Michael Mancienne in particular has become the latest in a long line of Twitter scapegoats, with the defender – according to his most vocal critics – now apparently regarded as some sort of mute statue, perpetually standing silent and still; little more than an observer in the heart of the Forest back four.

One admittedly awful game from the current Forest captain, against Preston, has unreasonably diminished his standing – when he actually remains a solid, steady Championship defender, who possesses an ability to read the game that usually helps him to be in the right place at the right time. There is a reason why he is a respected figure in the dressing room.

There have, in fact, been calls for Karanka to drop Mancienne, Danny Fox and Joe Worrall.

Presumably with little thought of how the back four might look without the trio – and overlooking the fact that Worrall remains a young man with a future in the Premier League, if he can maintain his current learning curve, as testified by Burnley’s £12m January bid for him.

And if there is one thing Karanka knows about, as both player and manager, it is defending – and more specifically how to build a team that is good at it.

Within his January transfer business, it looks as though part of his plan, when it comes to improving Forest at both ends of the pitch – has been to strengthen their core.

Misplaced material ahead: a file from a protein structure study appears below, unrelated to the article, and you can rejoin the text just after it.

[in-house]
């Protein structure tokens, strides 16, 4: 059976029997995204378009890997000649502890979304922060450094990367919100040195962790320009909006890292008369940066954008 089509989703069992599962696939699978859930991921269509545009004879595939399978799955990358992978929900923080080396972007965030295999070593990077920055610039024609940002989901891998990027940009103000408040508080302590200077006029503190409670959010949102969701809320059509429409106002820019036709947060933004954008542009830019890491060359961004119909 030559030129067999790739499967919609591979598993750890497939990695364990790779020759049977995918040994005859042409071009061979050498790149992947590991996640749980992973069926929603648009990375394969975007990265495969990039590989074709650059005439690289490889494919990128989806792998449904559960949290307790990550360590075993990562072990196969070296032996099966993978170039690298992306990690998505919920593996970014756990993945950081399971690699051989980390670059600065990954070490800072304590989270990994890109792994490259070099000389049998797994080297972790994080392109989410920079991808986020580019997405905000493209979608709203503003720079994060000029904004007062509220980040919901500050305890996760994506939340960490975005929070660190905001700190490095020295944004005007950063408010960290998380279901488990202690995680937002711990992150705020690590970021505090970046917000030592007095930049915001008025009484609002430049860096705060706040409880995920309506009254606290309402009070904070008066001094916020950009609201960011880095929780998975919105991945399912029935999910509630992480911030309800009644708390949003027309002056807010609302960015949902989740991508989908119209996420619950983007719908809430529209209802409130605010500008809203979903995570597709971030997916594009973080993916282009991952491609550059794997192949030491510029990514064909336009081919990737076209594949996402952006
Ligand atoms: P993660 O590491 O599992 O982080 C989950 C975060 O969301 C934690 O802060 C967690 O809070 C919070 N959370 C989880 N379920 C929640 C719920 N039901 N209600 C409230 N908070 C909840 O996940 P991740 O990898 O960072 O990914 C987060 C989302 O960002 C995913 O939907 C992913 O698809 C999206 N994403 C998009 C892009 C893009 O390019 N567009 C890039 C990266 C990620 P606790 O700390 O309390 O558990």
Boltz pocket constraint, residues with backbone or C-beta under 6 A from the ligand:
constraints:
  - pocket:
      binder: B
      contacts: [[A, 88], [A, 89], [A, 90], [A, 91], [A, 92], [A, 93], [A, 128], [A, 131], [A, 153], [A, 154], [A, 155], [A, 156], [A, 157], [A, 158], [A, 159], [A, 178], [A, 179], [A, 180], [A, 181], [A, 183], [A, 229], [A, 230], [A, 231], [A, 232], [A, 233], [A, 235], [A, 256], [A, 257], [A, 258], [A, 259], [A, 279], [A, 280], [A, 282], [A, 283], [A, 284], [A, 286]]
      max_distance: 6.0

Defensively, he bolstered his options with the addition of Tobias Figueiredo, a central defender who came through the illustrious ranks of the Sporting academy and the experienced Spanish left back, Juan Fuentes, who has played in La Liga, against some of the best wingers on the planet.

Both will have a role to play between now and May. And the club were minutes away from bringing Michael Dawson back on deadline day.

But there will be a reason why Karanka also focused his attention on adding players in midfield role. The two positions sat in front of the back four, within Karanka’s preferred 4-2-3-1 approach, are the least glamorous in the side. But they are also among the most important.

A casual observation from Lee Tomlin, offered a brief glance into the way Karanka’s mind works, when Tomlin talked of how the manager ‘always’ played with two defensive midfielders, during the time he spent with him at Boro.